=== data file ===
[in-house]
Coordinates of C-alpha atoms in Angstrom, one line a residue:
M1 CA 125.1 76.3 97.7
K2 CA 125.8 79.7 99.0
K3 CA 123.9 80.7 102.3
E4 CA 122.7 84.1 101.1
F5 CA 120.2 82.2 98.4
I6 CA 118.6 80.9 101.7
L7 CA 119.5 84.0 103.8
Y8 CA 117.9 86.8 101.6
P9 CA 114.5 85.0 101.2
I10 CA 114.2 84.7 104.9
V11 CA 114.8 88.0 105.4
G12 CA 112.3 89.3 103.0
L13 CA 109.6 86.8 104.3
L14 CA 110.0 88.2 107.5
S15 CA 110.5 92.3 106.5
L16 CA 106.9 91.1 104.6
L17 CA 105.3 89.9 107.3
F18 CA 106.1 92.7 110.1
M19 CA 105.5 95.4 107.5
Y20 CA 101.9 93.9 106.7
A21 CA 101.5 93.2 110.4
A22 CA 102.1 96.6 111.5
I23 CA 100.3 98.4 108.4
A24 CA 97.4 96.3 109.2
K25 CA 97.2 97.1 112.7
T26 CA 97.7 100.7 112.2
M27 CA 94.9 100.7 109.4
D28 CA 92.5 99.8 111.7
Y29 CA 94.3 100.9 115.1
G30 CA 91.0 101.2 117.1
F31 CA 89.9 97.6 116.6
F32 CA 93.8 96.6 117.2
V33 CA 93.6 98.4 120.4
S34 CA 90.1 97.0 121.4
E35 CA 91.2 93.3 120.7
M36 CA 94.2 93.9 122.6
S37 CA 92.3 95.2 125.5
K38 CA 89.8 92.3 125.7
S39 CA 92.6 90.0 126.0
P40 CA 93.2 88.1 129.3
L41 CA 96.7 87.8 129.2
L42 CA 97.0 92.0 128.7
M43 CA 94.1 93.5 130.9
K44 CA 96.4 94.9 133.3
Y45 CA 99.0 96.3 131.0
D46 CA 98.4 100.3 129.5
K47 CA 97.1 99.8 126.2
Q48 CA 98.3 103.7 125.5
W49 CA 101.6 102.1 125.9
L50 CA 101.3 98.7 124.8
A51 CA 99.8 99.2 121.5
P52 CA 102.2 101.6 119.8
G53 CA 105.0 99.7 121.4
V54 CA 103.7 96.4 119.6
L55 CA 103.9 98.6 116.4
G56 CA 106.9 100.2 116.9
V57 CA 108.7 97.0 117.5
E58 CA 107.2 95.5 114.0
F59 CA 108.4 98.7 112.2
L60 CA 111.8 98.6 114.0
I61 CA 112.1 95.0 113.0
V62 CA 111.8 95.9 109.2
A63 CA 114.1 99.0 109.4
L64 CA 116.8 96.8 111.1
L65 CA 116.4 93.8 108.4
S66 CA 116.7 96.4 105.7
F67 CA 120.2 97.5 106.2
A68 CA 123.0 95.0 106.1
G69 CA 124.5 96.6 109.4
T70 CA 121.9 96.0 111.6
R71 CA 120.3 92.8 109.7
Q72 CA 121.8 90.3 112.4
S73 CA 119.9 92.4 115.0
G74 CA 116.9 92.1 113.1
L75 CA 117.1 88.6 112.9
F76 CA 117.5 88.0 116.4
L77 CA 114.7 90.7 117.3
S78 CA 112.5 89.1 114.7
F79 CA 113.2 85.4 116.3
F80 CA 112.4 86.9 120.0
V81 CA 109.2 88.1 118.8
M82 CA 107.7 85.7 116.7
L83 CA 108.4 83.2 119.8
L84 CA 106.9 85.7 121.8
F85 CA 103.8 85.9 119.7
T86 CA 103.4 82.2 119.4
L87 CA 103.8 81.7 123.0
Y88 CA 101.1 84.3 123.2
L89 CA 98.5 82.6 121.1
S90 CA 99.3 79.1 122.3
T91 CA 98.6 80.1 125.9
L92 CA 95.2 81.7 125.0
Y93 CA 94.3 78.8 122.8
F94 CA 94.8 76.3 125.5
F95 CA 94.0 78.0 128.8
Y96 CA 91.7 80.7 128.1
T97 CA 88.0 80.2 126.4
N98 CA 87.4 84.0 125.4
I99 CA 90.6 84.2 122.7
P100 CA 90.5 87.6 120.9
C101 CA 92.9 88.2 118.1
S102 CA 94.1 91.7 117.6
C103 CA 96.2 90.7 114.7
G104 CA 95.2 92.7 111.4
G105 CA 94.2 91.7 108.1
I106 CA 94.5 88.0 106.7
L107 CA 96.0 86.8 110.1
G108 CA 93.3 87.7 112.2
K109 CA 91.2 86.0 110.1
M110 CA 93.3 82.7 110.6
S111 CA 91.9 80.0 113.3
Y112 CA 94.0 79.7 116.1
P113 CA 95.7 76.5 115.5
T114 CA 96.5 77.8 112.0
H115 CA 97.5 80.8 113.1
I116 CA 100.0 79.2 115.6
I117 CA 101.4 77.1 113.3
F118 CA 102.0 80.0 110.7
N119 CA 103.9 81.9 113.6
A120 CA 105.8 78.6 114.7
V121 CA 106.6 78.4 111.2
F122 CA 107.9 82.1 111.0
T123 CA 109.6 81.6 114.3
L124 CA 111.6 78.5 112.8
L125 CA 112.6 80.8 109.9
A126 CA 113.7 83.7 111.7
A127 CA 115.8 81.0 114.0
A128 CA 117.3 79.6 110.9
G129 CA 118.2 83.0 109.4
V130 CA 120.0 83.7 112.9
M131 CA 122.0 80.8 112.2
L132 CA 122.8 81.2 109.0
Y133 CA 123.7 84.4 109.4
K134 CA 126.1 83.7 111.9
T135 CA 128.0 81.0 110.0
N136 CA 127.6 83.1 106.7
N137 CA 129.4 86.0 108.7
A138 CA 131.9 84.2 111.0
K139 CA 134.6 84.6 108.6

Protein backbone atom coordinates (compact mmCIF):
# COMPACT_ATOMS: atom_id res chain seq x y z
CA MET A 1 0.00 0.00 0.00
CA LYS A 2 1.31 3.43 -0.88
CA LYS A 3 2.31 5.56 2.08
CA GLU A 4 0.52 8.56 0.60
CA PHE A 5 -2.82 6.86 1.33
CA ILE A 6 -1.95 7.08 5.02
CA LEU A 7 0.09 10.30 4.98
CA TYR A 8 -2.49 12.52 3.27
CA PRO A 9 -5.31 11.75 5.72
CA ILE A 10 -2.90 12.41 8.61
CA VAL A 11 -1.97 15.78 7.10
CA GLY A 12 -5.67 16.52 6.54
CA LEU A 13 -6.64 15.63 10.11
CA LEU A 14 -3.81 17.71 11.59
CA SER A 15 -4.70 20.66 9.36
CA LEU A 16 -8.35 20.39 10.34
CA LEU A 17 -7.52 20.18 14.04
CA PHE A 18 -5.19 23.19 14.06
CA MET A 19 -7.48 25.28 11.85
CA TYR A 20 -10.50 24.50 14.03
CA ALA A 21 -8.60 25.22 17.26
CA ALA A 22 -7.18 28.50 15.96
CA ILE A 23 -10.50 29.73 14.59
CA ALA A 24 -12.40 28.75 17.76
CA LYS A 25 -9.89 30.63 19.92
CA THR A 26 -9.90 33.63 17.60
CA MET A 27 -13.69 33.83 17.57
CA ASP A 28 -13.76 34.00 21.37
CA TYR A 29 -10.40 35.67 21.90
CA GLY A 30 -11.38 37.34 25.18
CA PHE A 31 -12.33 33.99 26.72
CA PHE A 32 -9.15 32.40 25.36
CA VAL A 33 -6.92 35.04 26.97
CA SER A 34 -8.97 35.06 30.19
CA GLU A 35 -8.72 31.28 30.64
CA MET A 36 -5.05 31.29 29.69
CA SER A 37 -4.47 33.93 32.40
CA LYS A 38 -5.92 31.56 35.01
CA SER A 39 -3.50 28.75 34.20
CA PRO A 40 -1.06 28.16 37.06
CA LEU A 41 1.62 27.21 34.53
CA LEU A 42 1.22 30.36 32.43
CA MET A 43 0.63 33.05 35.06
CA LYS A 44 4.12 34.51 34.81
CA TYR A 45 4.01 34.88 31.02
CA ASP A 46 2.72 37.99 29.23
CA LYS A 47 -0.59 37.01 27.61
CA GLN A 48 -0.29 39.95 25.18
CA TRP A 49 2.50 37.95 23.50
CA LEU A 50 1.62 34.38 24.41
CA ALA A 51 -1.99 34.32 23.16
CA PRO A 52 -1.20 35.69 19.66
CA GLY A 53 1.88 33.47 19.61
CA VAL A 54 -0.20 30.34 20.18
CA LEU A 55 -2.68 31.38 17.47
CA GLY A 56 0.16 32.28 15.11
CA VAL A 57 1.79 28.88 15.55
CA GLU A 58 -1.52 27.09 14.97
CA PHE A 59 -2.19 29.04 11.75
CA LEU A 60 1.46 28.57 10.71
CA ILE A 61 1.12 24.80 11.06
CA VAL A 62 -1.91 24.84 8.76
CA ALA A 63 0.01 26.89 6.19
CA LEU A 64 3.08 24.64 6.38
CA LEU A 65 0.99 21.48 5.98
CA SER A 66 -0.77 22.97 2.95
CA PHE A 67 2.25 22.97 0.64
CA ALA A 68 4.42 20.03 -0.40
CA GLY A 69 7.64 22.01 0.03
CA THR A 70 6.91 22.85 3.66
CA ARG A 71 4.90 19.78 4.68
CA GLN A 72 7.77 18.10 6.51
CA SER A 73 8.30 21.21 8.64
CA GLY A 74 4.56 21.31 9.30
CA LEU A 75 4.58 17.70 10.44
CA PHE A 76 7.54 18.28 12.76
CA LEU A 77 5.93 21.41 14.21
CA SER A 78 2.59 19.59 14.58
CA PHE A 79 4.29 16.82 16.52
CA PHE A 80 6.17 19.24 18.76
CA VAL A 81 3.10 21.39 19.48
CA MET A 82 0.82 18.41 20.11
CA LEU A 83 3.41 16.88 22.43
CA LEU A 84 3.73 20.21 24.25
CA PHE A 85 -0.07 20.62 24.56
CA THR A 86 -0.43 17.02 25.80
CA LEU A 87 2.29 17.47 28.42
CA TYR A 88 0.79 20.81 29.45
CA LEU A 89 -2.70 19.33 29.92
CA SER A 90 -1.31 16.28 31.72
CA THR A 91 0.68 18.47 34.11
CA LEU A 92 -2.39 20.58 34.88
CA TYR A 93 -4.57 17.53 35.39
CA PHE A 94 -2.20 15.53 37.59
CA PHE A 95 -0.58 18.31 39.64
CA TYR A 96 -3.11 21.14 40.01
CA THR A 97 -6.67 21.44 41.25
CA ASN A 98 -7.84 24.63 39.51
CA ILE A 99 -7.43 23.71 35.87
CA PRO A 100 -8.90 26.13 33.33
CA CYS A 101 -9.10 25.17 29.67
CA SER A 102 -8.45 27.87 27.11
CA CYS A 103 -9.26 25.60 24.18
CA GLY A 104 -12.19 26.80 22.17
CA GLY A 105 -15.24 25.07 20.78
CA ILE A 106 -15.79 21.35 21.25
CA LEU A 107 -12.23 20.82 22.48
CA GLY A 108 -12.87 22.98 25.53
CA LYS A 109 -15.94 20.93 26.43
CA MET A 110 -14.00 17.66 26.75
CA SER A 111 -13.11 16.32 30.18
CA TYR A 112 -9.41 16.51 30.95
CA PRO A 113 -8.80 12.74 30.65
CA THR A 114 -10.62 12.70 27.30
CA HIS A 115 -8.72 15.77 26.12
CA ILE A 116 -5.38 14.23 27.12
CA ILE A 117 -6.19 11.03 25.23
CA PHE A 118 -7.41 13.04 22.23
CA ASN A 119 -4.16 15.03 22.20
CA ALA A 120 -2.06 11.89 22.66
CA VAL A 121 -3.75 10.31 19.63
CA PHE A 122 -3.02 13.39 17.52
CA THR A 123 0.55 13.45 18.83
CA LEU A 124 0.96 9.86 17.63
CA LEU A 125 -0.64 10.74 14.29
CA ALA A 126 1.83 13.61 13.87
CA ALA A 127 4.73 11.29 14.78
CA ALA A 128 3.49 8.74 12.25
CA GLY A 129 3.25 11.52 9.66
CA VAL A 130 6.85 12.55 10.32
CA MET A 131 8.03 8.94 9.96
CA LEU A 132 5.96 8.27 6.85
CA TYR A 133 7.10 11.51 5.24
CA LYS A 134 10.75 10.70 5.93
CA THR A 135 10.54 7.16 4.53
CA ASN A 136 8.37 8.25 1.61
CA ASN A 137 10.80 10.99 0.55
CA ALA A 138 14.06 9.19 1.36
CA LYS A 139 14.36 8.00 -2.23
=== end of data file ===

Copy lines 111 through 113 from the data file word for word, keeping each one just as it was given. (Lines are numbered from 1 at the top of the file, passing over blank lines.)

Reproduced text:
K109 CA 91.2 86.0 110.1
M110 CA 93.3 82.7 110.6
S111 CA 91.9 80.0 113.3